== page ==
Thursday, December 30, 2004

Wrestling with Decoherence

In my amateur attempts to understand quantum mechanics (QM) I realize I have usually either oversimplified or misconstrued the phenomenon known as decoherence. In my mind, I had pictured decoherence as an interaction of a quantum system with the environment that brought about a collapse of superposition states essentially the same way a measurement did in the Copenhagen interpretation of QM. After renewed attempts to understand this topic, (including reading summaries like this), I should say instead that decoherence is an entanglement of the system with its environment. This entanglement involves a sharing of the degrees of freedom of the original coherent system with its environment which leads to creation of a “mixture”. From the perspective of a potential observer, decoherence takes away the interference aspect of the quantum superposition, but it still doesn’t tell the potential observer that a definite outcome of a potential measurement on the mixture has been realized. So, decoherence may account for why quantum interference effects are not seen in our macroscopic world, but it doesn’t remove the quantum measurement effect/problem from the picture at all.Also, while many believe decoherence lends support to one or another interpretation of the measurement problem, it provides no decisive evidence for any of them.

Now having said this, I have read a couple of papers by one of the leaders in the field, Wojciech H. Zurek. He (along with collaborators) seems to be trying to take the program of decoherence farther in the direction of it becoming a replacement for the concept of measurement. As explained in papers such as this and most recently this (see also this brief summary in Nature), the idea is that multiple observers can sample the environment and gain knowledge of a preferred state of a system in question without direct measurement. Decoherence leads to a dissemination of redundant copies of information about the preferred state into the environment such that an observation of any fragment will do the trick. Thus further progress is made explaining why the objective-seeming classical world arises from quantum physics.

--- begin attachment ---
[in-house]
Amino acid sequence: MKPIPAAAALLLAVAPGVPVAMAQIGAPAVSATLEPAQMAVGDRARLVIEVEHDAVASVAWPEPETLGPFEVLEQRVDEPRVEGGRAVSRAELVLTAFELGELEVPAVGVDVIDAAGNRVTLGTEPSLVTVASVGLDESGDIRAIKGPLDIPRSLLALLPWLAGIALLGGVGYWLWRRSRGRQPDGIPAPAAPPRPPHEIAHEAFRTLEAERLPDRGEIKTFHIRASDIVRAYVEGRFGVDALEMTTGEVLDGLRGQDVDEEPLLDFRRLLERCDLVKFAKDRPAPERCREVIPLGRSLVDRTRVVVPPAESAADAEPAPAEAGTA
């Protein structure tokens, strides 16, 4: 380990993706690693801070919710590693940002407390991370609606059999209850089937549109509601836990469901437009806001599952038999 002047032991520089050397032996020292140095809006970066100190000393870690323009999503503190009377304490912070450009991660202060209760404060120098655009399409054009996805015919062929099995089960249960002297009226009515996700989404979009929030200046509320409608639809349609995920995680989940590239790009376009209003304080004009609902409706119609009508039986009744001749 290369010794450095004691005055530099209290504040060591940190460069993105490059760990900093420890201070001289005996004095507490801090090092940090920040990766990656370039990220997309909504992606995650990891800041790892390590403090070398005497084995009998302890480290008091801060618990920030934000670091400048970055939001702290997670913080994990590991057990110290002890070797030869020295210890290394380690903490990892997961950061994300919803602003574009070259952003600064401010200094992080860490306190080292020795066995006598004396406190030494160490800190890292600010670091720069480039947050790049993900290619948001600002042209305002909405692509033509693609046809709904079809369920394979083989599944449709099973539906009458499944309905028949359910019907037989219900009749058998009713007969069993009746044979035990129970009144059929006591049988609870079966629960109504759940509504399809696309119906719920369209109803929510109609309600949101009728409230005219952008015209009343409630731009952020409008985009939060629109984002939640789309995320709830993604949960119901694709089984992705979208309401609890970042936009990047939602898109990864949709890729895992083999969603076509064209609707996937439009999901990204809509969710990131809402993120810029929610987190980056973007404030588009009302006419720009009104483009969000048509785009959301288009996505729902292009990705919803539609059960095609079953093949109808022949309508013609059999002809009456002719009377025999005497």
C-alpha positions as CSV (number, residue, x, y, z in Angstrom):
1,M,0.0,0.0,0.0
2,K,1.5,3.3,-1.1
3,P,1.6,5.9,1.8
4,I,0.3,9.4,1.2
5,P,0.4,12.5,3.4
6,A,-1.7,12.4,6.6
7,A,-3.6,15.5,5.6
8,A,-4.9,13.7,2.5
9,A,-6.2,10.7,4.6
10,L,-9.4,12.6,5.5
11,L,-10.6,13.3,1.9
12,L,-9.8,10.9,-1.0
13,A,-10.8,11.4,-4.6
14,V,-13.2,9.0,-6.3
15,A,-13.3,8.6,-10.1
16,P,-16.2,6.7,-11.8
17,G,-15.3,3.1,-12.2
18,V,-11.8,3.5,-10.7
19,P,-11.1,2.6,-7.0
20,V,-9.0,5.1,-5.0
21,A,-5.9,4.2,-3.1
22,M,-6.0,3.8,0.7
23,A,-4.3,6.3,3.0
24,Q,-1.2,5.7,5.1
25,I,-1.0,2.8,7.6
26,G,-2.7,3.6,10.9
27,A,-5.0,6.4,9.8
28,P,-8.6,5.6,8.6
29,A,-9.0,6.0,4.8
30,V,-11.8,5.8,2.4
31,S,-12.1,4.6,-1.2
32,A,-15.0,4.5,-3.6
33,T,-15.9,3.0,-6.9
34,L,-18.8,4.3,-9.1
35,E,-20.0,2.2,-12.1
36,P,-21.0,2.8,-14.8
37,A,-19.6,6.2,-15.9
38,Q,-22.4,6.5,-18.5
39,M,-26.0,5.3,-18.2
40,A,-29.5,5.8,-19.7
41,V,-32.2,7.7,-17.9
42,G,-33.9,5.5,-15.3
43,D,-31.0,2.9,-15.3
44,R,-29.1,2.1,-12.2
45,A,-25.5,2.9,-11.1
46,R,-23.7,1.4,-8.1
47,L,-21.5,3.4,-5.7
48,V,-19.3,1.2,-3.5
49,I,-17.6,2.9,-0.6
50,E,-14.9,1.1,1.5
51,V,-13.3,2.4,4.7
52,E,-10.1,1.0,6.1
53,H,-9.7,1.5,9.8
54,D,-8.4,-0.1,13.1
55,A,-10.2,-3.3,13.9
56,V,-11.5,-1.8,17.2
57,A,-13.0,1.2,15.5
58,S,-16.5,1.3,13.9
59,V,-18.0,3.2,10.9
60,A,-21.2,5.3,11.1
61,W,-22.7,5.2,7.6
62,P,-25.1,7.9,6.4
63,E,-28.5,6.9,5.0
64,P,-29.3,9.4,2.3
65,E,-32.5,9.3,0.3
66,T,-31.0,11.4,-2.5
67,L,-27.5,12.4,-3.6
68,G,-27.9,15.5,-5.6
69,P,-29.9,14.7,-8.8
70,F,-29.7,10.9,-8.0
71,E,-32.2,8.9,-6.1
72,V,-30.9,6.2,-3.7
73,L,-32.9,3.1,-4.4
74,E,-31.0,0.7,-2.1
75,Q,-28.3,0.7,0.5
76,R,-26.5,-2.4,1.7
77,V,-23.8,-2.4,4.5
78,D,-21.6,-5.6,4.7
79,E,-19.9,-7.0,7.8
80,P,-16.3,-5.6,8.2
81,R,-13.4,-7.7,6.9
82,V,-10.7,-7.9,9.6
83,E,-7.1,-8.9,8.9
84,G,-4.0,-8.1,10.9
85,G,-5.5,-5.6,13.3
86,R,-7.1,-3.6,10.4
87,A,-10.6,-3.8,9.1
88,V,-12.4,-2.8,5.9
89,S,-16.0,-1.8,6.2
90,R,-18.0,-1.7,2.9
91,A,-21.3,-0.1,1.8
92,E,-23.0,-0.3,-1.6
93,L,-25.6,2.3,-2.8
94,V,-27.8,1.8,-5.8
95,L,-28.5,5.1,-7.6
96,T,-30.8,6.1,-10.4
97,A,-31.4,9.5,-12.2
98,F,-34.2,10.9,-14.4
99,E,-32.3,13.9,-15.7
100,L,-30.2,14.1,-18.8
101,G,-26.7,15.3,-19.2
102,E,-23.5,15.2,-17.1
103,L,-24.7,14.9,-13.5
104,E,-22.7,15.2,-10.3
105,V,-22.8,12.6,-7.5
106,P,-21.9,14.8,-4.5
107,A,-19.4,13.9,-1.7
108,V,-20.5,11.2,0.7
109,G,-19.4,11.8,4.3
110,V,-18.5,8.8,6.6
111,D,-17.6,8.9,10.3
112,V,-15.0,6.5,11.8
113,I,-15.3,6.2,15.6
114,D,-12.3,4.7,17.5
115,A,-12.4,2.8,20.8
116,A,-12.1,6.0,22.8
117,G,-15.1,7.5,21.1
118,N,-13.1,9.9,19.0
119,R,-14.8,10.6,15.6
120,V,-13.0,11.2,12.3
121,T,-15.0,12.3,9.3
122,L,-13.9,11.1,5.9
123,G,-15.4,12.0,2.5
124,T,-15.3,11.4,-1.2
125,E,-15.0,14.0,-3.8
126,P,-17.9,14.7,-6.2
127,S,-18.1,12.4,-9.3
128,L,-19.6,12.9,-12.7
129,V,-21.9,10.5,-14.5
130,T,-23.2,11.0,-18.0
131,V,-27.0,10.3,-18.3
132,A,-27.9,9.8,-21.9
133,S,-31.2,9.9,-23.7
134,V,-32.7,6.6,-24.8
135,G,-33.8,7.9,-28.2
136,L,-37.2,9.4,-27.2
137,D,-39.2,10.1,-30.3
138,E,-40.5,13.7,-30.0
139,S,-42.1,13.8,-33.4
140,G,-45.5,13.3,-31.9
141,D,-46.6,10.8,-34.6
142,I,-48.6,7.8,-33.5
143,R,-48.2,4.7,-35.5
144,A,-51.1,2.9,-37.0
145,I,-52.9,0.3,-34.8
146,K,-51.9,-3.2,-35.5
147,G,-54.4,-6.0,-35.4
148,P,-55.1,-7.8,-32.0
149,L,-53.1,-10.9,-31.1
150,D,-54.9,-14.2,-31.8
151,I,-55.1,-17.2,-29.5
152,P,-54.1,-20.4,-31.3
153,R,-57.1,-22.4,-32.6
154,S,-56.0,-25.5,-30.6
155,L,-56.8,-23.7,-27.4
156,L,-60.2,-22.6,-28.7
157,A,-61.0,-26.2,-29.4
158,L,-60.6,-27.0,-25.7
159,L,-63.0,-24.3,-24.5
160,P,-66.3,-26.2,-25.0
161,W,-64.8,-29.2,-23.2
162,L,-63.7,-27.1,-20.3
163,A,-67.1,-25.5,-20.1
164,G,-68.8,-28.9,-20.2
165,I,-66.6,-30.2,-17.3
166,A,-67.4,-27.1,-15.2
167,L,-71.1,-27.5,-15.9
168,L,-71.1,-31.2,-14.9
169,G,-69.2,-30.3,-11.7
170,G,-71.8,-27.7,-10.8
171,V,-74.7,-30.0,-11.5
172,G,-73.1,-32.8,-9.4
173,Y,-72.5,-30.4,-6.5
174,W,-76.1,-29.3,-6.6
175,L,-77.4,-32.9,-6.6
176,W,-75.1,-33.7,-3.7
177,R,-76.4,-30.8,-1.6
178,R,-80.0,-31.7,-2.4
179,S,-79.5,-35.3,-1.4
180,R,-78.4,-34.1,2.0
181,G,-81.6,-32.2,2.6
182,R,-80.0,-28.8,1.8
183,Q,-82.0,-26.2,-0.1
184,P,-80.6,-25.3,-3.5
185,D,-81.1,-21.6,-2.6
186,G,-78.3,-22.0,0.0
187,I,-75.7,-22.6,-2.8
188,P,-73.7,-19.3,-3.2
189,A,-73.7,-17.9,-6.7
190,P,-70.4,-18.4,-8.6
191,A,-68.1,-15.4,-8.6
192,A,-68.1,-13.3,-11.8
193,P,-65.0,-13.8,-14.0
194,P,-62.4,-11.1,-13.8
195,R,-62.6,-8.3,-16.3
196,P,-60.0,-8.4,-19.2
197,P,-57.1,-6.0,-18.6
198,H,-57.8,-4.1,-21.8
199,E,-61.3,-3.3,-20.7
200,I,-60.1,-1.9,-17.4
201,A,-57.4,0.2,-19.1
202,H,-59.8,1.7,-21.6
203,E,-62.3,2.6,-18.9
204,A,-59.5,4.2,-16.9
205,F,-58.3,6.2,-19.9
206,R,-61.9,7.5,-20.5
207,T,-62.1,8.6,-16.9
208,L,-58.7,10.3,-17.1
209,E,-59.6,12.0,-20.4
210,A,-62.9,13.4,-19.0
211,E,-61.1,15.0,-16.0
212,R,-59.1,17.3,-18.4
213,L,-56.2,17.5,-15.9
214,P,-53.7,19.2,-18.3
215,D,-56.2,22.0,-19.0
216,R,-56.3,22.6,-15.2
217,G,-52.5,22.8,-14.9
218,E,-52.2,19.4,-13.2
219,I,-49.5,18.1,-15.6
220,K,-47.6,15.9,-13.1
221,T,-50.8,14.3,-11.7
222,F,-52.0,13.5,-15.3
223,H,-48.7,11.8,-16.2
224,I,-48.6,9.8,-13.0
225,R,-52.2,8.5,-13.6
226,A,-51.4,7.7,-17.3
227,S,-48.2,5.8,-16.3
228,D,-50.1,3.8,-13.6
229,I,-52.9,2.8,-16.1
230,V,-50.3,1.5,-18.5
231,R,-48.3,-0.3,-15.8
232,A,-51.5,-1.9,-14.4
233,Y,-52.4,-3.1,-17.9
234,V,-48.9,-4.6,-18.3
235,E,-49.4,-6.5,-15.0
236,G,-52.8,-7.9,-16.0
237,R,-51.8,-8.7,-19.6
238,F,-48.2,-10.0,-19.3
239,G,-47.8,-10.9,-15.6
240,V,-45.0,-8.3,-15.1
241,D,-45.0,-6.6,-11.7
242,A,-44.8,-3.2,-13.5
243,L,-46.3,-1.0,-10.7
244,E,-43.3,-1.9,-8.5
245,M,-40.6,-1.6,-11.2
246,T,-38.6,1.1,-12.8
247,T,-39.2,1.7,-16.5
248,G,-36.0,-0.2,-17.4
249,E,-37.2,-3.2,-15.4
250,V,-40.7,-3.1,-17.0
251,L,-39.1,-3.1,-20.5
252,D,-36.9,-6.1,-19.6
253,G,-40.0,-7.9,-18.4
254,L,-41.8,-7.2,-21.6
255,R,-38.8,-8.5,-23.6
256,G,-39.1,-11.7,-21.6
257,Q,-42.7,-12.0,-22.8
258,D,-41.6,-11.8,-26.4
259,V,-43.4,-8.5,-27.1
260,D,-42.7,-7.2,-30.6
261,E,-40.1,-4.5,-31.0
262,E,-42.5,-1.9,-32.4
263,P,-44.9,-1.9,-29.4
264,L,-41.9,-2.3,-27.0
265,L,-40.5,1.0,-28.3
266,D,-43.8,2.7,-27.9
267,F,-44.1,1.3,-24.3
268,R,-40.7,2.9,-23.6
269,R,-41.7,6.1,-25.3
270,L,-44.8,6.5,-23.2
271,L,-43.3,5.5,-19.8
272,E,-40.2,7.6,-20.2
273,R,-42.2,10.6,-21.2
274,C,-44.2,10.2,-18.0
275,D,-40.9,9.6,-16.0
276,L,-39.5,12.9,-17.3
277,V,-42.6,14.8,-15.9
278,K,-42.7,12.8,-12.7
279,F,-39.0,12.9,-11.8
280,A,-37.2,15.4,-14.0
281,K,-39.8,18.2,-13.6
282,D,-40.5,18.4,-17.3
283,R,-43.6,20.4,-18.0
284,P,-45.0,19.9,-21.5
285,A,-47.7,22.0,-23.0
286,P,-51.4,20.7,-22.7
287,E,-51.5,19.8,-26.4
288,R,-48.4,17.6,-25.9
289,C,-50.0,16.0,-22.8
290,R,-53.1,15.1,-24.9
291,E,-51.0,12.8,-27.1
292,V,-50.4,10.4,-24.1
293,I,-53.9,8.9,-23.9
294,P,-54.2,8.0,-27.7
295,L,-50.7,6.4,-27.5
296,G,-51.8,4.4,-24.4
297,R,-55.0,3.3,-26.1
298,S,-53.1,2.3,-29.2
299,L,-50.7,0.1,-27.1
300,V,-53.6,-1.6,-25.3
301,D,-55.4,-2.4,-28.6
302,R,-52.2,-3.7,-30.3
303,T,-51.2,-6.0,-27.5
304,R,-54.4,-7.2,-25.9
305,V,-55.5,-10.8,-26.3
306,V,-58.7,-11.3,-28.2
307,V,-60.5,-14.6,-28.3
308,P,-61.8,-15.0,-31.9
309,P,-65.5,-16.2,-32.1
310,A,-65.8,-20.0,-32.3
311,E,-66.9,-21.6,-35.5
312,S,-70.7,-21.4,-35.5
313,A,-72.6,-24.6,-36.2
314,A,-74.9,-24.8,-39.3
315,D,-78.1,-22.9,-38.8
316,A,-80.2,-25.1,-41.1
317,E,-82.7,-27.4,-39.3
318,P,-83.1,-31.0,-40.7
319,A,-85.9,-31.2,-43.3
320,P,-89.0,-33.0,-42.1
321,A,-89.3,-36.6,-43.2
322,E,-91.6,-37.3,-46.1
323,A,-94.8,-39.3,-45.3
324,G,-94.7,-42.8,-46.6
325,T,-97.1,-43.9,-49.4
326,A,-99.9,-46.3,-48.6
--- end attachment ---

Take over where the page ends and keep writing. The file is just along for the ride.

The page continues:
This is very good. To understand how a classical-looking world arises from quantum reality is an important project. But it still is a quantum reality.

Despite my mistakes in understanding decoherence, I think some of the issues I’ve focused on seem relatively untouched. It is still true that quantum interactions (whether an observing system is measuring another system or a fragment of the environment or whatever) have a very different nature than classical interactions. I think the issue is sometimes obscured by terminology. Is the interaction a measurement, an observation, or an information transfer? However you put it, there is more going on in these interactions than the classical causal picture of “A” effecting “B”. One or both systems need to have an additional property in order to have a quantum event. This “ability to measure” or “ability to receive information” property is an integral part of the picture. This is in step with Gregg Rosenberg’s postulate of a receptive property in nature discussed in my recent posts. And it continues to make sense to me that incorporating this important aspect of nature into one’s toolkit will help explain consciousness and also perhaps other complex phenomena which resist a reduction to classical mechanics.

The macroscopic world may look classical, but it doesn’t follow that macroscopic phenomena can be explained classically!

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